It's time to say goodbye to two auto industry icons. The Chrysler 300 and Honda e are totally different in every way, from how they look to who buys them. So what do they have in common? They both played significant roles for the brands that built them.

Here's how the small Honda from Japan and the big Chrysler from the States changed the automotive industry. 

Polar Opposites

The Chrysler 300 is a large sedan powered by V6 or V8 engines, some of which turn the 198.6 inch boat into a throaty muscle car. The 300 borrowed bits from the Mercedes-Benz E-Class back when Daimler Chrysler was a thing. Once upon a time, it would match up to now-dead competitors like the Chevrolet Impala, Ford Taurus, and Toyota Avalon, among others. But now it's the last player in the segment.

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On the other hand, the Honda e is an electric B-segment hatchback designed for the tastes of motorists in Japan and throughout Europe. Its retro design is a callback to small, boxy city cars but underneath exists a modern electric powertrain. The Honda e was intended to be the brand's first mass-market EV, though it didn't quite work out that way.

A Lifesaver

The 300 gave Chrysler an international edge. In fact, the first generation of the 300 (available between 2004 and 2010) used many elements of the Mercedes E-Class W211. The second-generation debuted in 2011, though it was largely an update of the original.

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Fiat's takeover of Chrysler was an opportunity to expand the 300's presence. In 2011, Lancia decided to rebadge the 300 and sell it in Europe as the Thema. The operation failed, with just 6,000 units sold between 2011 and 2014. Approximately 1.4 million 300s were sold (including the aforementioned Themas) in almost 20 years. The 300 was never an overall best-selling car, but it did have an impact on the automotive world. If nothing else, it was a lifesaver for Chrysler.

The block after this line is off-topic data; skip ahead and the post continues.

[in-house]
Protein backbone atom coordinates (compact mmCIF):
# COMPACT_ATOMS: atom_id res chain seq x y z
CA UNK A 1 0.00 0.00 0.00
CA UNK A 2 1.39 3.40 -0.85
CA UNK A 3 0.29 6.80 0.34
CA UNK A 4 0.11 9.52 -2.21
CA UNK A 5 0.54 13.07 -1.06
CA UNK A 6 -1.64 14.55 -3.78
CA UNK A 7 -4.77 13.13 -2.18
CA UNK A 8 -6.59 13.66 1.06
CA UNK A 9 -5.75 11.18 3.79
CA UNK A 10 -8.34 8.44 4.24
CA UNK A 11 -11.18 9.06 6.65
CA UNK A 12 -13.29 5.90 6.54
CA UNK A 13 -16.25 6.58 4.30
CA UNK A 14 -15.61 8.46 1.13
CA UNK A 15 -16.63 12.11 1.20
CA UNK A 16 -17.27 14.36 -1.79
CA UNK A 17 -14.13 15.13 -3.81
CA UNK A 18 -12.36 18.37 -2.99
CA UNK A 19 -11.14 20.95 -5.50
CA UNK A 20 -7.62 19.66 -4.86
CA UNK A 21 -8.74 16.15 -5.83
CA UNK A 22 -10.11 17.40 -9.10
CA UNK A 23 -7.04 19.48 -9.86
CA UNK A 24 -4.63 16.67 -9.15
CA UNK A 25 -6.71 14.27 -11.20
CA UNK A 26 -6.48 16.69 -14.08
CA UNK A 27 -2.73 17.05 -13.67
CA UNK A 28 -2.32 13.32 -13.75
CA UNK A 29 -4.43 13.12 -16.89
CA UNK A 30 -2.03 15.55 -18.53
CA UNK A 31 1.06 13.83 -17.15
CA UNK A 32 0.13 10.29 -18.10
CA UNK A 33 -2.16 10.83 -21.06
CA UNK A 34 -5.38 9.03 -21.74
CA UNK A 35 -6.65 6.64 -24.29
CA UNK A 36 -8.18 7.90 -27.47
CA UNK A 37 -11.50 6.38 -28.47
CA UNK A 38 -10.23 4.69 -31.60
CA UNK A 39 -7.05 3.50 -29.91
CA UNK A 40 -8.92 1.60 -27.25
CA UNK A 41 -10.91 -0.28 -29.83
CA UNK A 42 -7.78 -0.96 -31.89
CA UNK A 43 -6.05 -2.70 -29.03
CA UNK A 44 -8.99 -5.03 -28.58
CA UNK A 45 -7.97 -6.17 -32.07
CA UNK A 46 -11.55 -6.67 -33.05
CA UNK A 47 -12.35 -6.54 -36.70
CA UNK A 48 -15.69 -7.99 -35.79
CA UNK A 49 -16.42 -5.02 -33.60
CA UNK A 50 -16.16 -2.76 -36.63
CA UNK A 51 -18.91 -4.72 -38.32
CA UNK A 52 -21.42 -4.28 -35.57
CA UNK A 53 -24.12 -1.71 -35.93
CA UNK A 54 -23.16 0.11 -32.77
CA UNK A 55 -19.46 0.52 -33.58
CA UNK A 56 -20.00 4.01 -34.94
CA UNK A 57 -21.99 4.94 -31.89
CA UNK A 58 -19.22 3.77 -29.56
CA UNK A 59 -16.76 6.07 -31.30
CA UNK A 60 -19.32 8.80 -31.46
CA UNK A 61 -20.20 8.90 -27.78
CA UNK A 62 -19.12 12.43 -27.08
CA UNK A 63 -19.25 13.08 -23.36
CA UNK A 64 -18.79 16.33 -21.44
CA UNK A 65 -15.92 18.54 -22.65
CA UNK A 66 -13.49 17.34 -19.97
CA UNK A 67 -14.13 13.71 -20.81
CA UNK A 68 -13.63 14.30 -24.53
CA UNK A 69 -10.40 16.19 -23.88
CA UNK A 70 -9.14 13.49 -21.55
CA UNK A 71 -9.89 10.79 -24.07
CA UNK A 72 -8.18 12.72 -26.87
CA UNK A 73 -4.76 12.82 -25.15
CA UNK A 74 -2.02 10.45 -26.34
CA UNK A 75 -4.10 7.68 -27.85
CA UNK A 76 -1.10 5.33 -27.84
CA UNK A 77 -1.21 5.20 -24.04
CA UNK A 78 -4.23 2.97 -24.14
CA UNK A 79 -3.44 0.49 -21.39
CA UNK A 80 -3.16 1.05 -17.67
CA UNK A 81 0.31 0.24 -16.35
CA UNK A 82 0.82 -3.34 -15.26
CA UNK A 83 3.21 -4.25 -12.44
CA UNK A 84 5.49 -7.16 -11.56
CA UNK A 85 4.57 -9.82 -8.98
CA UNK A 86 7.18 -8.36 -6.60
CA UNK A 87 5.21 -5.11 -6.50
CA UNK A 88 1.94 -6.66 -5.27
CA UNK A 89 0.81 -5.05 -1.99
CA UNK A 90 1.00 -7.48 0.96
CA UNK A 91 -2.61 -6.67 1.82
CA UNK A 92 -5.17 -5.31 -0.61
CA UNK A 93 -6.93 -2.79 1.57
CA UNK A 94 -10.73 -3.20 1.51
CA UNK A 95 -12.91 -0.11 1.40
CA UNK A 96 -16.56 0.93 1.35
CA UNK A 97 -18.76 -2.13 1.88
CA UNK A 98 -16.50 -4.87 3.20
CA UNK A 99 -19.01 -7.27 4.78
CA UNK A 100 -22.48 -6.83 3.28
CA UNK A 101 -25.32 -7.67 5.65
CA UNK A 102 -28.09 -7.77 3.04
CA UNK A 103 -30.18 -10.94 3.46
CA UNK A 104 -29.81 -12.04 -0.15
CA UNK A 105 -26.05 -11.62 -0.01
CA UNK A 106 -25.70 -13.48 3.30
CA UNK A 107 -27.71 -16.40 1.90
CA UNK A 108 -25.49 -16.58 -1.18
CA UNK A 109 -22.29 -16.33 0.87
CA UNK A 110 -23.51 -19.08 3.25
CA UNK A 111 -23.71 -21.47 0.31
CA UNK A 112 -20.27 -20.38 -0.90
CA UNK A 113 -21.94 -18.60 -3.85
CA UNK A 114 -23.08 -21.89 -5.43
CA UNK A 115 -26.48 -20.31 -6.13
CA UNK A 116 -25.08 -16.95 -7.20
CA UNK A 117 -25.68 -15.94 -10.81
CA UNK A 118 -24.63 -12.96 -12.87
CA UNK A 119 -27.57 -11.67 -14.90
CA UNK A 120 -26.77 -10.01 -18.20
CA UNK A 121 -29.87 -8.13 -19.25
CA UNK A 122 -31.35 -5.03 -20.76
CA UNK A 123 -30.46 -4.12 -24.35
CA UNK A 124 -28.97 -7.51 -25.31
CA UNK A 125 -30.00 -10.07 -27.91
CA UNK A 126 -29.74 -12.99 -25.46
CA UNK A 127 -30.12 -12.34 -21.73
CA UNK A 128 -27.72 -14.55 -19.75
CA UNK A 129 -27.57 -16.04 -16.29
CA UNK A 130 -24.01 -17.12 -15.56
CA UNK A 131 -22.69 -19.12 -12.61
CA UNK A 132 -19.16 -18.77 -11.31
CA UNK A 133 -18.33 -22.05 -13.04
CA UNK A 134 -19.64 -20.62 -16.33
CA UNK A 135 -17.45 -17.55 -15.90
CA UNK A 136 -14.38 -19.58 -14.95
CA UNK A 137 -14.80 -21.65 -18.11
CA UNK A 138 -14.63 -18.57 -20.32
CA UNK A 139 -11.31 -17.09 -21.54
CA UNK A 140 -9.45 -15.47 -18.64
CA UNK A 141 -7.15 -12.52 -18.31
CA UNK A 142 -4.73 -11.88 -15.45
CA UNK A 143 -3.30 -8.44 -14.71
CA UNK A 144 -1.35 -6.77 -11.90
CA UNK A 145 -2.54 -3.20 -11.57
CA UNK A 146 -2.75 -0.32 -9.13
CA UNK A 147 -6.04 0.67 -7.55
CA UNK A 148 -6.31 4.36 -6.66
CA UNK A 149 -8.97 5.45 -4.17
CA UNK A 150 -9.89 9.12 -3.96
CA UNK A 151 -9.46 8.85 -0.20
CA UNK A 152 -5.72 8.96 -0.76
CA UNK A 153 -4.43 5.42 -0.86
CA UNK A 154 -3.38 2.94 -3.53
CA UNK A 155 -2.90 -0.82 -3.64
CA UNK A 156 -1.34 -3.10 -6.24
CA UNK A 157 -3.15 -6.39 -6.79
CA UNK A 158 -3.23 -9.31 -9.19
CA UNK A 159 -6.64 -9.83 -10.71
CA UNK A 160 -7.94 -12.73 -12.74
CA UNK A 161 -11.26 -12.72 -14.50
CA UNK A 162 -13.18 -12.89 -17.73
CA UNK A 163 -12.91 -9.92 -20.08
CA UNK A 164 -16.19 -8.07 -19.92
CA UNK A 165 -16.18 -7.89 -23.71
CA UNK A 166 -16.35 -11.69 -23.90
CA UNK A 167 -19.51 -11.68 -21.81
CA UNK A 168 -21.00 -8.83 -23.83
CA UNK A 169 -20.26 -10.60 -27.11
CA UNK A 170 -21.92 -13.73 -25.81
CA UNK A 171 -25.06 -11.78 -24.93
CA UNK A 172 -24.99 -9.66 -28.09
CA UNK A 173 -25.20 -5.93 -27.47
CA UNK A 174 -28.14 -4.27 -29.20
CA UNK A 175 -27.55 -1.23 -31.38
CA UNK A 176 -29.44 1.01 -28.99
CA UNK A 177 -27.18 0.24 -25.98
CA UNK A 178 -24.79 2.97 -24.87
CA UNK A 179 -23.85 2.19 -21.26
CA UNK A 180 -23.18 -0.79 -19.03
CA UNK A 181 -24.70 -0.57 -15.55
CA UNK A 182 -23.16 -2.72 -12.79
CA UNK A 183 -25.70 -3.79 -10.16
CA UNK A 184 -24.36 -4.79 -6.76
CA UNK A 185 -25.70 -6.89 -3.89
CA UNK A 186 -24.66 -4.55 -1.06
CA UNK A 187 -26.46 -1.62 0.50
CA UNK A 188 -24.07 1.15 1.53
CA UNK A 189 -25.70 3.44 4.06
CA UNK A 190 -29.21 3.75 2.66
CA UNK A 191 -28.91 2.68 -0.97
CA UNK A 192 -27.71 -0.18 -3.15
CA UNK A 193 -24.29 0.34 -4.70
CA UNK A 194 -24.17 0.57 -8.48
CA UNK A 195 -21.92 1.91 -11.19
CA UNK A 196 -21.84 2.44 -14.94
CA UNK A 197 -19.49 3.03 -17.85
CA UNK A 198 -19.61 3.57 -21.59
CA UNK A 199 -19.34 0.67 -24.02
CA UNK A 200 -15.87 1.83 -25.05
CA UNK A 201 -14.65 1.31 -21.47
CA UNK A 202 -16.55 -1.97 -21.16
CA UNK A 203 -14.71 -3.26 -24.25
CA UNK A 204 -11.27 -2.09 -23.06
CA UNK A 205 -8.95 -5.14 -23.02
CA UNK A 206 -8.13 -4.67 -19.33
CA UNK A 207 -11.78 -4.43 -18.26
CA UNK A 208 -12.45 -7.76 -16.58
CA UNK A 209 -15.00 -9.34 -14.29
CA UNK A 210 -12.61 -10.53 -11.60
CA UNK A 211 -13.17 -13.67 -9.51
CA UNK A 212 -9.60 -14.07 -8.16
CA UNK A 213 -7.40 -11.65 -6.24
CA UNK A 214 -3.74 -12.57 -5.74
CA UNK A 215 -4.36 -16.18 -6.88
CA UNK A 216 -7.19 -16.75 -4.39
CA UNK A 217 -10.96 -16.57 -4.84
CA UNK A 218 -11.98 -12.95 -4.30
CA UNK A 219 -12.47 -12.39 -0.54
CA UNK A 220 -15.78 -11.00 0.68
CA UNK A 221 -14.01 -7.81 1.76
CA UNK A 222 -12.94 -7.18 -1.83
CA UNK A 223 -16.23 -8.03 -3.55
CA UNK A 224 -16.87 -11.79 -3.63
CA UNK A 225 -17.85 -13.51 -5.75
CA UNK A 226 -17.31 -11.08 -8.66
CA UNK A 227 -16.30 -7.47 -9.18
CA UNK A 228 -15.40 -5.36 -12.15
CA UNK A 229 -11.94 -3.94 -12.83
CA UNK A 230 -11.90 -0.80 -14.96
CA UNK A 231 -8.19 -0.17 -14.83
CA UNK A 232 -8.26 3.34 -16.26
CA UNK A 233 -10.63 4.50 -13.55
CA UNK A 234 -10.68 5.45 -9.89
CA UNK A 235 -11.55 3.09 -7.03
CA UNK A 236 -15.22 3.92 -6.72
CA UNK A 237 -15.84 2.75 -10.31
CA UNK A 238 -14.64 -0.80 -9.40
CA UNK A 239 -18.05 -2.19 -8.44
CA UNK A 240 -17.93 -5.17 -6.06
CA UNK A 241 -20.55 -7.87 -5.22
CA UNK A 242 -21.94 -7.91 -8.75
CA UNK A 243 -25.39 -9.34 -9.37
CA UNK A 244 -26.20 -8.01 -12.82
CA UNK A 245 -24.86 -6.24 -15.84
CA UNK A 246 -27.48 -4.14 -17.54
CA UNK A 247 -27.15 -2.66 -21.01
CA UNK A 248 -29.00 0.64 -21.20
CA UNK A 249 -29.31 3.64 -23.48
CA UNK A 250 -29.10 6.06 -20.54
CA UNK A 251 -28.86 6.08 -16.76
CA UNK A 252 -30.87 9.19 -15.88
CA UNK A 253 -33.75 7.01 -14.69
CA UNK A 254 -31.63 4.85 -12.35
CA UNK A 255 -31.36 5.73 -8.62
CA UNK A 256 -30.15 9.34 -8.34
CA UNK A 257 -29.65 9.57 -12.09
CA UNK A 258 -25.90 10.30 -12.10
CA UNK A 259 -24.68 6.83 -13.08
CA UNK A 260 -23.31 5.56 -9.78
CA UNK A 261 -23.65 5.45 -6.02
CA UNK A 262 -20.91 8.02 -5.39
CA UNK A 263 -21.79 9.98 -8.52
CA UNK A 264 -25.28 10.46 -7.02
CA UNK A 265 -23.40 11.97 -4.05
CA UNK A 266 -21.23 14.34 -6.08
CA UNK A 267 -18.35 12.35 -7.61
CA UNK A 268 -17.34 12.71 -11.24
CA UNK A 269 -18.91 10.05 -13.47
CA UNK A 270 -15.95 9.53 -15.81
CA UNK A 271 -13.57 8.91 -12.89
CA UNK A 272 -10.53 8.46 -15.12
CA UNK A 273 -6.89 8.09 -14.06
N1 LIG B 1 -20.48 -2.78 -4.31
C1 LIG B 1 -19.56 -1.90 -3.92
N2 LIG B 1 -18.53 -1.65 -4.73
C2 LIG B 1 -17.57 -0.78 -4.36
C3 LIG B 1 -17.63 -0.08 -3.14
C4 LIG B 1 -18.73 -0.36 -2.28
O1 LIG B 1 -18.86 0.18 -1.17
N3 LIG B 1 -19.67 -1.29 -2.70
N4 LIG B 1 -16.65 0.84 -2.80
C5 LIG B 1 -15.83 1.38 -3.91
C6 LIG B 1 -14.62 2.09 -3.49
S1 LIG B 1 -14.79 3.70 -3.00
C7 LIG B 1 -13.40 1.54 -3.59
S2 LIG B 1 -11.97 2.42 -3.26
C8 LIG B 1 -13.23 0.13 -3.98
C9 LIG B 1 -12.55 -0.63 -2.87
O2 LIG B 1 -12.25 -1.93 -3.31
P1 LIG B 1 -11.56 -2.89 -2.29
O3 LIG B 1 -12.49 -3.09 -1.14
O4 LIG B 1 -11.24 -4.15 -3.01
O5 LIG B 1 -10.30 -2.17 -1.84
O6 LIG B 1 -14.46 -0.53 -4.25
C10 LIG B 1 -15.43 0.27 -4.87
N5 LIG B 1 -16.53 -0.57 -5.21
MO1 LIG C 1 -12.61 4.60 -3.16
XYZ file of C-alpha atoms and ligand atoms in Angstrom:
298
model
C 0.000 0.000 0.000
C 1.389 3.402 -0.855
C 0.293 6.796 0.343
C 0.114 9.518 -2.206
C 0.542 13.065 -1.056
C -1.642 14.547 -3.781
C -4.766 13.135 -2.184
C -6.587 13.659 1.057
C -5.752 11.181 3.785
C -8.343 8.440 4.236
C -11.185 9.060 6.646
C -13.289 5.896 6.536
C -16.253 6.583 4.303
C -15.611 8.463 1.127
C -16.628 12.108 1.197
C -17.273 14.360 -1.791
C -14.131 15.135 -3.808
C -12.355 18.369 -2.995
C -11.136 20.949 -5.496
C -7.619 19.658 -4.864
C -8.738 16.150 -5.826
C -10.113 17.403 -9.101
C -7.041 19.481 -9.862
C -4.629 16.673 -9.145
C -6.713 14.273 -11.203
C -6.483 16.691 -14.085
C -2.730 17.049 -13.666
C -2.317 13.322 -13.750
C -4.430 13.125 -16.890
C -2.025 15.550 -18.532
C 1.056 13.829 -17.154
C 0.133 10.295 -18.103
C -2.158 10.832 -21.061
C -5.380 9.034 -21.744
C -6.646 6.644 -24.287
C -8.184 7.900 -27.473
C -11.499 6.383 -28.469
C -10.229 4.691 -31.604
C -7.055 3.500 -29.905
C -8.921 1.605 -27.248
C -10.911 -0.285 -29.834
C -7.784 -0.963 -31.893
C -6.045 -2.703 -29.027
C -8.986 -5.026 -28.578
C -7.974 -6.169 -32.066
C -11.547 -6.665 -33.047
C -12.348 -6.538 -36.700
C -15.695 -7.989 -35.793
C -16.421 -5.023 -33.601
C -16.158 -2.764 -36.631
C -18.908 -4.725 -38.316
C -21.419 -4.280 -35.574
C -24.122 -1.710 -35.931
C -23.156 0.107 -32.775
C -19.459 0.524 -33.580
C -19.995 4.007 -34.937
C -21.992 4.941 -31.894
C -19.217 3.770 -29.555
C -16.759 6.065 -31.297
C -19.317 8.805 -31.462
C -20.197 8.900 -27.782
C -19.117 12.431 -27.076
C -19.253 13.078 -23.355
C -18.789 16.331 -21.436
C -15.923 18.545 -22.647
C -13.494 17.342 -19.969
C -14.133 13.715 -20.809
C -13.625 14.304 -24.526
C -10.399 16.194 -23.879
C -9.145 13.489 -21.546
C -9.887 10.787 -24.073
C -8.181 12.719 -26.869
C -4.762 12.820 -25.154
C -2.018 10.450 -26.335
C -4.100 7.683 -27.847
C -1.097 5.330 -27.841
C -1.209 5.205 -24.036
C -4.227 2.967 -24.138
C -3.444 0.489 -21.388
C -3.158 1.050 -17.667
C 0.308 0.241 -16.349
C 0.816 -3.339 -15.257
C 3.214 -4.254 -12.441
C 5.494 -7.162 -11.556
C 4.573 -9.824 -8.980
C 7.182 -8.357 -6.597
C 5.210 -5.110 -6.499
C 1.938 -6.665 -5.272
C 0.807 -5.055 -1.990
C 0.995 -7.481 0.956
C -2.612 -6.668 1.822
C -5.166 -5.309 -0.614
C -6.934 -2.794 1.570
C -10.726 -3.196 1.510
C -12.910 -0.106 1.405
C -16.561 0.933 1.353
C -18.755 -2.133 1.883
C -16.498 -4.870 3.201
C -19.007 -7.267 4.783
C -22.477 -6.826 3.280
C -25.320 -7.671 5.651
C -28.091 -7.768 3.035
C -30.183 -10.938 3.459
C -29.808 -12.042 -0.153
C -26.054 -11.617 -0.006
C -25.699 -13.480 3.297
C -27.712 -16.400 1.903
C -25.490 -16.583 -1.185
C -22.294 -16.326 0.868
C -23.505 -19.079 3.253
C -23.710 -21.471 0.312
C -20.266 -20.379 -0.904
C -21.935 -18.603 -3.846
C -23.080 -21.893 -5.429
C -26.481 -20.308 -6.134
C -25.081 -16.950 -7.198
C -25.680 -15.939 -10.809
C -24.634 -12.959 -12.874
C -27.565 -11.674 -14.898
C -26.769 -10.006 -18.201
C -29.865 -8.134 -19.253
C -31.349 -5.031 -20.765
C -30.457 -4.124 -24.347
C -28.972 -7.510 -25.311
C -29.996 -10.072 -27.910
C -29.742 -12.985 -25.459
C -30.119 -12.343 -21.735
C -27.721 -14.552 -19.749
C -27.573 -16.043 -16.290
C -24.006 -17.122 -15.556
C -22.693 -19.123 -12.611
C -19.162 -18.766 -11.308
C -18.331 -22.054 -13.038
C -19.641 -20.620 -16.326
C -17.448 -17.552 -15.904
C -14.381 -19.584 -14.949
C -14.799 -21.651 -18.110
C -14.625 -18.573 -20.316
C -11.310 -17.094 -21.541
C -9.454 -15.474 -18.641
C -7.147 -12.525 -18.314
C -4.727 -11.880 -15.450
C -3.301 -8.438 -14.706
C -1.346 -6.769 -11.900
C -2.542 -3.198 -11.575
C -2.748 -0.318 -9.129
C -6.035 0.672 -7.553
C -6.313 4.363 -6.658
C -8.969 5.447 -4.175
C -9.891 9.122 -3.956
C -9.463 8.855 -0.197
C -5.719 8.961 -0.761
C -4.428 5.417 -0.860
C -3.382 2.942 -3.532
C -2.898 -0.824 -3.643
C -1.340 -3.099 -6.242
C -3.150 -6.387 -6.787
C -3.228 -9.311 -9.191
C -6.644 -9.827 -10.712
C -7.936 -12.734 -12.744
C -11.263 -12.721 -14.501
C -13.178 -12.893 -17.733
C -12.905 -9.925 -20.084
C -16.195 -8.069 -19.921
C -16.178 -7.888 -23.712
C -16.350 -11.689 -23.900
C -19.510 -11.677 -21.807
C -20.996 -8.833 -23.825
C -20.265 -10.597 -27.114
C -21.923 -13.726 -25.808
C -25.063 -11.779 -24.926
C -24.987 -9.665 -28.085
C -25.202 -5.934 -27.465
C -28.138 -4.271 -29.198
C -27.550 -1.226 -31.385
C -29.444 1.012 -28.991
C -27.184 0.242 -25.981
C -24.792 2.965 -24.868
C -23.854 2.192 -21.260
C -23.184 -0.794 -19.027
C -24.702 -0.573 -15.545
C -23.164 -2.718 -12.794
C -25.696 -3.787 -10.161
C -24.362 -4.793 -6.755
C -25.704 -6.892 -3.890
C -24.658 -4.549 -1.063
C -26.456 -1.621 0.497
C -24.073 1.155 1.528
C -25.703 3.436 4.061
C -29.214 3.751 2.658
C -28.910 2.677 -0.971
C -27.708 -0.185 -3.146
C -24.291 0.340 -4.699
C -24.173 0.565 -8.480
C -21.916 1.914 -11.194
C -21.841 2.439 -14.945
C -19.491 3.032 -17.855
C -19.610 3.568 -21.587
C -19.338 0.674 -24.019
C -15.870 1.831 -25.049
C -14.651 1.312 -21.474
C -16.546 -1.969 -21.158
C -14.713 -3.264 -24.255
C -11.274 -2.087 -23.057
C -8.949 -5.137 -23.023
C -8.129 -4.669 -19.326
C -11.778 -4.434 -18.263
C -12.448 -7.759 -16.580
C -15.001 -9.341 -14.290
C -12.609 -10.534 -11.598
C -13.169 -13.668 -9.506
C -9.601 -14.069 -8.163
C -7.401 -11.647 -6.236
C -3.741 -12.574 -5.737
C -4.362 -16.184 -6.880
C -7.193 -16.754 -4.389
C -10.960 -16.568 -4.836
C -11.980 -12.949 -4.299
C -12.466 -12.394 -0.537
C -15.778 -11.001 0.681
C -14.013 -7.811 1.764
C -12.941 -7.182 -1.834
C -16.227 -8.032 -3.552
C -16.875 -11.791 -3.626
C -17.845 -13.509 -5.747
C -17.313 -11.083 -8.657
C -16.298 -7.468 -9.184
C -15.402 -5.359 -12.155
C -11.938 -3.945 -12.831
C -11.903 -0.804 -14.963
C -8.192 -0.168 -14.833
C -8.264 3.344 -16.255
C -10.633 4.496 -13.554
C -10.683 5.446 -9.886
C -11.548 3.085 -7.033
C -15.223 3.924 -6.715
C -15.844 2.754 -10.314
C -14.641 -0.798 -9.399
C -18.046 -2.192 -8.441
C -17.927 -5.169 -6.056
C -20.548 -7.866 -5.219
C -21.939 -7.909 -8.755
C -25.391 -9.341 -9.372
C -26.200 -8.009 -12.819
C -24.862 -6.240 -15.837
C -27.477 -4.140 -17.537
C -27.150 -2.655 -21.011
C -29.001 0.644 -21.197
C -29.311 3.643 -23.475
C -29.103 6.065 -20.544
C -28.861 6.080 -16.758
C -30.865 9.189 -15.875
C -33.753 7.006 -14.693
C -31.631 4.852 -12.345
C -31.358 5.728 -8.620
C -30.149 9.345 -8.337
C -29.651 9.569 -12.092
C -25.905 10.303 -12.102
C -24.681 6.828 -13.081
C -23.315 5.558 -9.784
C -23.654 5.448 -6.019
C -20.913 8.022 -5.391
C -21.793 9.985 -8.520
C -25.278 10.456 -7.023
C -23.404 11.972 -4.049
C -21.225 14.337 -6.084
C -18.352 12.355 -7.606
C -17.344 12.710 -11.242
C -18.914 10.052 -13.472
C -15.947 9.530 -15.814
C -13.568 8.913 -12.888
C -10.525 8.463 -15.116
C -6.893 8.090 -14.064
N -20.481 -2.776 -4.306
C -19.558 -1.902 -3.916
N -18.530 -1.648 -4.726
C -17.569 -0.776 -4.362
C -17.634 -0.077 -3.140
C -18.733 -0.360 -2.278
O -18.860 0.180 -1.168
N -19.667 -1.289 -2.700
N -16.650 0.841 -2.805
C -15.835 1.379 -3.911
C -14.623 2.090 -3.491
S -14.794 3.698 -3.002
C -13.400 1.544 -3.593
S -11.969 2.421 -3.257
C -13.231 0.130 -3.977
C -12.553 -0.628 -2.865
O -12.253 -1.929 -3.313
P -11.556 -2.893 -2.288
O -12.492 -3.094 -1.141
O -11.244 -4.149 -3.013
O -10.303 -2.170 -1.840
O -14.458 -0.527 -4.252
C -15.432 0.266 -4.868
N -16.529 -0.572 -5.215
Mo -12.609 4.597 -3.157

As Iconic As It Is Unpopular

Meanwhile at Honda, the impact of the Honda e isn't about sales volume. It's about how the small hatch put an electric Honda on the map. Although the EV's specifications weren't mind blowing, the Honda e captured the public's attention thanks to its cute design. It's also noteworthy as being the vehicle that ushered Honda into the modern mainstream battery-electric market. 

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The little Honda e never wanted to shake up the world of electric vehicles, however. It had a high price and limited range – big limitations in the first phase of the electrification era. The results of that are quite clear: Honda sold just 12,500 units of this small car between 2020 and November 2023, with European volume accounting for over 80 percent of the total. And yet, despite the lackluster sales, it's a car that won't be forgotten anytime soon.

The author of the article, Felipe Munoz, is the Automotive Industry Specialist at JATO Dynamics.

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